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Key takeaways from Pakistani PM’s visit to China

Chinese President Xi Jinping, right, and Pakistani Prime Minister Shehbaz Sharif shake hands at the Great Hall of the People in Beijing, China, June 7, 2024.
Chinese President Xi Jinping, right, and Pakistani Prime Minister Shehbaz Sharif shake hands at the Great Hall of the People in Beijing, China, June 7, 2024.

Pakistani government officials are hailing as a success a recent five-day visit to China by Prime Minister Shehbaz Sharif. Observers, however, say that despite the usual display of warm relations from both sides, hurdles remain in improving the economic partnership between Beijing and Islamabad, largely because of Pakistan’s poor policies.

Prime Minister Sharif’s visit to China late last week comes as Pakistan is seeking more foreign investment and looking to boost exports to help with its economic crisis amid security concerns.

At a press conference Monday, Information Minister Attaullah Tarar called the visit “extremely successful and historic.”

“The fruits of the historic visit to China will reach the people of Pakistan,” Tarar said.

Sharif visited China at the invitation of his Chinese counterpart, Premier Li Qiang, with whom he held delegation-level talks in Beijing. Sharif also visited Shenzhen and Xi’an to help build business-to-business ties and to observe China’s advancements in agriculture, technology, and business facilitation.

China-Pakistan economic corridor

In China, both sides committed to “forging an upgraded version” of the multi-billion-dollar China-Pakistan Economic Corridor, or CPEC, by boosting construction, mining and exploration, and industrial cooperation.

Some critics say in its bid to ramp up CPEC, Pakistan is ignoring some harsh lessons from the first decade of the energy and infrastructure project.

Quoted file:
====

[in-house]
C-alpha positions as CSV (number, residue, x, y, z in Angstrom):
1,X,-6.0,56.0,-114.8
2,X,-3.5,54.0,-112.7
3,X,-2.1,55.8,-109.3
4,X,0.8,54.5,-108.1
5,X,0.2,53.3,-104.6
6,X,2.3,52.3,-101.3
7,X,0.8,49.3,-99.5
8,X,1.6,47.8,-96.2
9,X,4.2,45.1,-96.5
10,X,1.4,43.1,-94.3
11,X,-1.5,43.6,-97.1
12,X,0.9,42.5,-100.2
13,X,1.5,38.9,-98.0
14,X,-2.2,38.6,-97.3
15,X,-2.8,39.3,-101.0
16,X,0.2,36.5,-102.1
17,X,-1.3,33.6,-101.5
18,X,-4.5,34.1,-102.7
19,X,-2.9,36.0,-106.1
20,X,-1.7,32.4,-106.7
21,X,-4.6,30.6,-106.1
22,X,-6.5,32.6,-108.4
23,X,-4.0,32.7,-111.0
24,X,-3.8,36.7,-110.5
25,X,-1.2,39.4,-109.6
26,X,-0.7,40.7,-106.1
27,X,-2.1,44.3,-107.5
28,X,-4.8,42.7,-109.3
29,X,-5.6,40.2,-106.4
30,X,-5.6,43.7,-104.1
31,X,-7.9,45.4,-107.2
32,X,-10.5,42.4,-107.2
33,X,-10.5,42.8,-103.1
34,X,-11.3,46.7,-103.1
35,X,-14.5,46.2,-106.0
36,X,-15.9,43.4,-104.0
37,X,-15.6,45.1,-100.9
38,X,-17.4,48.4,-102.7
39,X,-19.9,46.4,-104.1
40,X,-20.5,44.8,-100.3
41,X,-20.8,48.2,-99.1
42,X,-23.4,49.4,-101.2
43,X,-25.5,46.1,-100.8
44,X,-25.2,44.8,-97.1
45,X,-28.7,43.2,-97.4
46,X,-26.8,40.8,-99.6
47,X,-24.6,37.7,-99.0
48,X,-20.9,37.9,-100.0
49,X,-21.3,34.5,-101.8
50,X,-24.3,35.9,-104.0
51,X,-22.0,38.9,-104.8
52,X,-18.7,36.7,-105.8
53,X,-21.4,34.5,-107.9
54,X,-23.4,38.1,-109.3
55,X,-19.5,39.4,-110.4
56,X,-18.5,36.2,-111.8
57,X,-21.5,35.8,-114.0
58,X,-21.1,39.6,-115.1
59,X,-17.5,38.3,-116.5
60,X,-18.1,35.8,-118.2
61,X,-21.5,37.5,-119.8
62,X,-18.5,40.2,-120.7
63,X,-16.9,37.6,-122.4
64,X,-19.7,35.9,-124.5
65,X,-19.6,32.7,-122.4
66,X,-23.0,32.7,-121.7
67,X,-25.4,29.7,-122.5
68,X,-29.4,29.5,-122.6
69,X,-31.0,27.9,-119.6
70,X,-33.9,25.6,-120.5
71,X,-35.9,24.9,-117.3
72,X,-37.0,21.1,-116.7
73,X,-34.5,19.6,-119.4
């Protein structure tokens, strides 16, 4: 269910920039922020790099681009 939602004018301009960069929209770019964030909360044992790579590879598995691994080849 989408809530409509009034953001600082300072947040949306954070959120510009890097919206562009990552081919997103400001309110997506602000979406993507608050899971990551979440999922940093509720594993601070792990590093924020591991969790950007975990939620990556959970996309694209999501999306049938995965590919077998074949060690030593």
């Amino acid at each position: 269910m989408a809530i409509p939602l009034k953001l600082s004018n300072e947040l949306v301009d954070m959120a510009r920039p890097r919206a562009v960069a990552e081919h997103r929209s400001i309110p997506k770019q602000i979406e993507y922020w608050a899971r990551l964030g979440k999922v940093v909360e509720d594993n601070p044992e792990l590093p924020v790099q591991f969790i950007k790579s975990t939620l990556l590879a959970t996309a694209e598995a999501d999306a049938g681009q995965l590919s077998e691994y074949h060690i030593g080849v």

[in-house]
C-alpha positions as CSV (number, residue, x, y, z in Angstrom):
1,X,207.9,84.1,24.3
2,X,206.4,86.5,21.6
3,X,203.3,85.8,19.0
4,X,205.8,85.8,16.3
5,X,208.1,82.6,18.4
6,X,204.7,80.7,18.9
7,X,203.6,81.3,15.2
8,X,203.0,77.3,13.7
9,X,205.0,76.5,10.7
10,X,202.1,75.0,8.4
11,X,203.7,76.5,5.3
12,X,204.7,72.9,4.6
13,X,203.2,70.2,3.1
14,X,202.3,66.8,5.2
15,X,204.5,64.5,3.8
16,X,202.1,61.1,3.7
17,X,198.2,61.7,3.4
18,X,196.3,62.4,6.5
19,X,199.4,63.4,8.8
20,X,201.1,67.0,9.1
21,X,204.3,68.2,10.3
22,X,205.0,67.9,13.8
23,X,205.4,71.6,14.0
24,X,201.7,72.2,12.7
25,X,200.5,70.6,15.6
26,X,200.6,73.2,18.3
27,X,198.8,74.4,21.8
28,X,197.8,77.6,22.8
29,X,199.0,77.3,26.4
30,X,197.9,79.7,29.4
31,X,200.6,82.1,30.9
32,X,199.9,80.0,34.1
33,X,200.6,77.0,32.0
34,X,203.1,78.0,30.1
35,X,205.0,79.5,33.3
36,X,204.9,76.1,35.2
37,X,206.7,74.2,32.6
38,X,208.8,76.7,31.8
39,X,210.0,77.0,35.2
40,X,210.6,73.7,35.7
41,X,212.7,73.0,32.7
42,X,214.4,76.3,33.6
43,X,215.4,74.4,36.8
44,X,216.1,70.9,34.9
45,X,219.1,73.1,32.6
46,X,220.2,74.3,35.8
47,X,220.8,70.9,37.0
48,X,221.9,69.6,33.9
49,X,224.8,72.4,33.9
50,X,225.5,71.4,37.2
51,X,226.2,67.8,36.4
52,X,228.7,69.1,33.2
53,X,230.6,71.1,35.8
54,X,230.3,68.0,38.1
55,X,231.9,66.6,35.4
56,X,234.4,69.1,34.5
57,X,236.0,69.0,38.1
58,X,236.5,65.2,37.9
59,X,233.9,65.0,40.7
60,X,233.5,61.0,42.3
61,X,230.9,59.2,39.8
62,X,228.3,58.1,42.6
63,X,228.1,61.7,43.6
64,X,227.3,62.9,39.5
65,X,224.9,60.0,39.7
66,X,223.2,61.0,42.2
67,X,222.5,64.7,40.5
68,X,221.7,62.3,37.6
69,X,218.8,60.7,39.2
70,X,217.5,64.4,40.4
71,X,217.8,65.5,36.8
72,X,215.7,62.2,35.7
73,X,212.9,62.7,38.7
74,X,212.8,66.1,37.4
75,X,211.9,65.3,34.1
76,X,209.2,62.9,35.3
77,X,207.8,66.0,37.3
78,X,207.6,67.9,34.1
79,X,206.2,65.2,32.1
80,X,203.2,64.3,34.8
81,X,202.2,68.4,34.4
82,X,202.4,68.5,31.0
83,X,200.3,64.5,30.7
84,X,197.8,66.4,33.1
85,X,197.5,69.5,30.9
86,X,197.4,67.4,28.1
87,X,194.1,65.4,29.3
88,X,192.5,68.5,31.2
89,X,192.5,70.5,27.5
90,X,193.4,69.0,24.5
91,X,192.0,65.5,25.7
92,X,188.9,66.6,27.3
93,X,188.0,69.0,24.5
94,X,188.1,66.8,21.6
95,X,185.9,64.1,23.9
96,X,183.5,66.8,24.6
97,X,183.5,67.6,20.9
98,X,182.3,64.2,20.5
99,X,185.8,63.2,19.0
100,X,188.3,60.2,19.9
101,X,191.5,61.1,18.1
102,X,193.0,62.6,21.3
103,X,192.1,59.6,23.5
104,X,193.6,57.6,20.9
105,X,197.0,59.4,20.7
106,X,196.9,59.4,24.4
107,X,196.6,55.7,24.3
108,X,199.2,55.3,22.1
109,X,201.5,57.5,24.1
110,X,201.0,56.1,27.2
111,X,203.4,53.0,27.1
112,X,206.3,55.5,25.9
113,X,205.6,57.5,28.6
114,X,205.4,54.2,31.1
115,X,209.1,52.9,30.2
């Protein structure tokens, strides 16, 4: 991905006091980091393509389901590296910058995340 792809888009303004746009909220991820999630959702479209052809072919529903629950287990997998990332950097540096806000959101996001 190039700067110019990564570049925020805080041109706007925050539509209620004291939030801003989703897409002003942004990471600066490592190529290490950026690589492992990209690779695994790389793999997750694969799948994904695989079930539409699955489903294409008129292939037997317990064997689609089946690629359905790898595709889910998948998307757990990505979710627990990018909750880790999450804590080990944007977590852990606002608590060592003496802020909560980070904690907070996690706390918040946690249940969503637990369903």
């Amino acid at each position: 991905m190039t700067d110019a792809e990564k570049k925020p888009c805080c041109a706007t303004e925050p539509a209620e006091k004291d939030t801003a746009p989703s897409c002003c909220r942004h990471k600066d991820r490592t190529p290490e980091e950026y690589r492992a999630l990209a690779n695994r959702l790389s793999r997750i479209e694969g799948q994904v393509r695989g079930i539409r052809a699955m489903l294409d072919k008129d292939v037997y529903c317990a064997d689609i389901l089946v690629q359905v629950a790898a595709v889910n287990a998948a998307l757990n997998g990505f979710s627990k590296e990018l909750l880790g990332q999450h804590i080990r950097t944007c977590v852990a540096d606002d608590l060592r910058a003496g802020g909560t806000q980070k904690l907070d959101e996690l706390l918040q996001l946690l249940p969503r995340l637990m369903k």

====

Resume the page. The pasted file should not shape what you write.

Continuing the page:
“The corridor’s original sin was that Pakistan signed up for a large number of projects that added obligations in foreign currencies and this conflicted with Pakistan’s domestic-oriented exchange rate and industrial policies,” said economist Ali Hasanain. “Those obligations have gradually and predictably narrowed Pakistan’s fiscal space,” added Hasanain, an associate professor at Lahore University of Management Sciences.

Pakistan owes more than $7.5 billion in project debt to power plants set up under CPEC. The country also owes nearly $2 billion in circular debt, or unpaid bills, to Chinese power producers.

Unable to boost exports on the back of new roads and added power generation capacity acquired through CPEC, Pakistan now faces a debt crisis where it is seeking new loans to pay past debt.

Many Pakistani economists blame Islamabad for the crisis.

Hasanain pointed to the Sharif government’s push to upgrade a crumbling cross-country railway line as an example of CPEC projects that will add to the country’s debt burden. The scope of the much-delayed Mainline-1 or ML-1 project has been reduced to bring down the cost, but the roughly $6.8 billion project is struggling to attract Chinese investment.

“While this upgradation will eventually be needed, there has been little consideration of the financial stress it will cause, and how the country will honor resultant obligations in the future,” Hasanain told VOA.

Economic cooperation

According to a joint statement issued at the end of the visit, China and Pakistan signed 23 agreements and Memoranda of Understanding, or MOUs, in a myriad of fields including cooperation on agriculture, infrastructure, industrial cooperation, inter-governmental development assistance, market regulation, surveying and mapping, media, and film.

Ammar Habib Khan, a Karachi-based business affairs expert, says Chinese firms are interested in investing in Pakistan because it is a strategic partner.

“Economic impact extends much longer into the future, maybe 30, 40, even 50 years. With a 30-year horizon or a 20-year horizon it makes sense to continue to invest in Pakistan,” Khan said, adding that the first phase of CPEC has been successful given the infrastructure development it brought.